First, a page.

The United States, a leading global economic and military superpower, has the most inferior maternal health care system when compared to every other developed country in the world. Black mothers, more prevalently than any other race, bear the heaviest burden from the country’s poor maternal health care system.
America’s maternal mortality rates soared from 19 to 24 deaths per 100,000 live births, from 2000-14. Other nations, such as the United Kingdom, have a continually decreasing maternal mortality rate of fewer than 8 deaths per 100,000 live births.
Maternal mortality disproportionately affects the lives of Black women. Black women are two to three times more likely to die from pregnancy or delivery complications than white women in the U.S. Black women experience maternal mortality at a rate of 44 deaths per 100,000 live births due to income inequality and medical racism, while white women have a maternal mortality of 13 deaths per 100,000 live births.
It is unacceptable that America does not value the lives of Black women, or women in general, as they are responsible for the continued growth and development of our nation.
Terrible, racial injustice in maternal health is not a new issue. It spans decades of women of color, especially Black women, not having the same access as white women to proper medical care in the U.S.’s inefficient and inaccessible health care system.
Anti-Black hiring discrimination is as prevalent today as it was in the late 1980s, according to Vox. About 70 percent of Black workers are employed in blue-collar jobs that rarely offer health insurance coverage, according to the Henry J. Kaiser Family Foundation.
Because of this, Black women are systematically devalued by medical providers. They have less access to quality care including but not limited to insurance coverage, access to pre- and postnatal care and inadequate medical treatment in the years leading up to and following childbirth.
Black individuals have the highest poverty rates in America, with about 22 percent below the poverty level in 2016. With the rising costs of health care, quality maternal care is increasingly out of reach. Low-income Black women get funneled off into medical facilities that are less equipped to handle pregnancies, adding excess stress to the already jarring process of pregnancy and childbirth.
Black women already experience high rates of chronic stress due to prevalent racist encounters, which causes chronic low-grade inflammation, similar to having a low fever at all times. Their chronic stress is exacerbated by medical racism, the discrimination in medicine and health care systems based upon perceived race.
Historically, doctors and nurses believed there were biological differences between Black and white women. Dr. J. Marion Sims performed gynecological surgeries on unconsenting Black slaves in the mid-19th century without anesthesia because he didn’t believe Black people felt pain, according to National Institute of Health medical records.
Even today, doctors often do not take Black women’s pain seriously, perpetuating medical racism. A recent study by Dr. Carmen Green found that Black patients were prescribed fewer pain medications than whites and once they acquire a prescription, they have a more difficult time getting it filled.
Doctors take an oath to treat all patients equally, and yet the culture of medical racism among health care providers completely undermines that code. Ignoring a person’s pain due to the color of their skin is tremendously unprofessional.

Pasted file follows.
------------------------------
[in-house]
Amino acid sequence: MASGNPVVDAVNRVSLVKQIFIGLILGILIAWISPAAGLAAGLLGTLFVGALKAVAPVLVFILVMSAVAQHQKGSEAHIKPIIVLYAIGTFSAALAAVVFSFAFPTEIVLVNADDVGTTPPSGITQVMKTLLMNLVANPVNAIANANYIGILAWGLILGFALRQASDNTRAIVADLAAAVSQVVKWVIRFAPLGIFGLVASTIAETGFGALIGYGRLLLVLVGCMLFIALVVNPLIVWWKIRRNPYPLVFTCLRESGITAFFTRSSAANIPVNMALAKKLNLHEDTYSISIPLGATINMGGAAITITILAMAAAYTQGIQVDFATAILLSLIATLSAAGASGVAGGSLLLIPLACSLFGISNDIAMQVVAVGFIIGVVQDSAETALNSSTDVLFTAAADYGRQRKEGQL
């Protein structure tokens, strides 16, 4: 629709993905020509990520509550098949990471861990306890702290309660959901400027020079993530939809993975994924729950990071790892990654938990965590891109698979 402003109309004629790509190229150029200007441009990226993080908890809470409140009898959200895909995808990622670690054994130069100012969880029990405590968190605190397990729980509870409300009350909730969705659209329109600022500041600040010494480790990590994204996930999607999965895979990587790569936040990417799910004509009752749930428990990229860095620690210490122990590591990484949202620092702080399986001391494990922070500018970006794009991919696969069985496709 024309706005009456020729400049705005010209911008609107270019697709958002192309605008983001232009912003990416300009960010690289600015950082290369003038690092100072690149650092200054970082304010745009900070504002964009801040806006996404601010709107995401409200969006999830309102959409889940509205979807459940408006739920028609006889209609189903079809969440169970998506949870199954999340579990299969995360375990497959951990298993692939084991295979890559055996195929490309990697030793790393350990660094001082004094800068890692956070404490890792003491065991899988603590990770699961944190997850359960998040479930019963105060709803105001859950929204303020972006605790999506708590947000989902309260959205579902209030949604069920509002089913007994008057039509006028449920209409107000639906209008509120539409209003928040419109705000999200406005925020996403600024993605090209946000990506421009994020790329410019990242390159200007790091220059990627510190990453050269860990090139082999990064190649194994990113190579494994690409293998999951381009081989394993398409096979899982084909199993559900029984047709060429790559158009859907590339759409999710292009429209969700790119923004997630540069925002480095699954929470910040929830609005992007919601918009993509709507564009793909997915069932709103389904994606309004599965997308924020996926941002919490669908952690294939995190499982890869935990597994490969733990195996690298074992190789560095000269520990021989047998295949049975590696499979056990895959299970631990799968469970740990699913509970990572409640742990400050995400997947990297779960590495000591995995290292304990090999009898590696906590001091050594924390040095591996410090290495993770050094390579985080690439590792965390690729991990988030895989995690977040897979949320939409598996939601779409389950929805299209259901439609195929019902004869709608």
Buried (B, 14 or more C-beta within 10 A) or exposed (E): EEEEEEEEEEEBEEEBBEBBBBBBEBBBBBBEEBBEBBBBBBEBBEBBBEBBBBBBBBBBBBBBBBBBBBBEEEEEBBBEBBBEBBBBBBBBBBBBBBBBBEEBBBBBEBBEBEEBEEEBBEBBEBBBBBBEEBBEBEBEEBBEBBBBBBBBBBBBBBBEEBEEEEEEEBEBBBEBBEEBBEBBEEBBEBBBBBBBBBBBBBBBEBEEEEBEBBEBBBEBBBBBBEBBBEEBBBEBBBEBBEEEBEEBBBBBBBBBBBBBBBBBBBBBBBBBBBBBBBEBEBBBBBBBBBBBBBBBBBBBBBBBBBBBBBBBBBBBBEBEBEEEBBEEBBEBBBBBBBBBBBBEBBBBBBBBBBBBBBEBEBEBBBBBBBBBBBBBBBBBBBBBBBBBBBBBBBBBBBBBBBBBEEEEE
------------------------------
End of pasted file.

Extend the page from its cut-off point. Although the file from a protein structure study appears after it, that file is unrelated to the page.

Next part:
The U.S. medical policies don’t provide any straightforward procedures for dealing with potentially fatal pregnancies, making treatable conditions worse, according to NPR. Medical providers’ immediate attention is on the health of the newborn, not on the life of the mother.
In 2009 the U.S. adopted a series of perinatal core measures, a set of measures aiming to reduce pregnancy complications. Only one of these measures focuses on maternal health, causing both doctors and nurses to lack knowledge surrounding maternal mortality.
Postpartum nurses nationwide especially lack knowledge about postpartum maternal health care risks. According to a study published in the American Journal of Maternal/Child Nursing, the majority of nurses out of about 400 did not know the rates and timing of maternal mortality during the postpartum period of pregnancy in the United States.
Because many nurses are ill-informed about maternal mortality, they are unable to educate mothers about potentially life-threatening symptoms that may occur after pregnancy, such as painful swelling. The study showed 67 percent of registered nurses spent less than 10 minutes focusing on warning signs of potentially fatal symptoms.
This is an alarming reality that must be addressed, as all health practitioners who specialize in female reproductive systems or perinatal practices should be versed in maternal health care.
The Centers for Disease Control Foundation estimates that 60 percent of these deaths are preventable. With a correctly trained staff, these symptoms can be treated without resulting in the death of a mother.
This brings into question an issue of medical training: ignorance about maternal care and medical racism costs thousands their lives, and affects children by either leaving them in single-parent homes, with distant relatives or entering them into the foster system. Maternity affects not only half the population, it affects everyone.
These systemic issues could be prevented with adequate medical training. This isn’t the 19th century — medical professionals must take the health of Black mothers seriously, as their lack of concern echoes how deeply ingrained racism is in the U.S. health care system.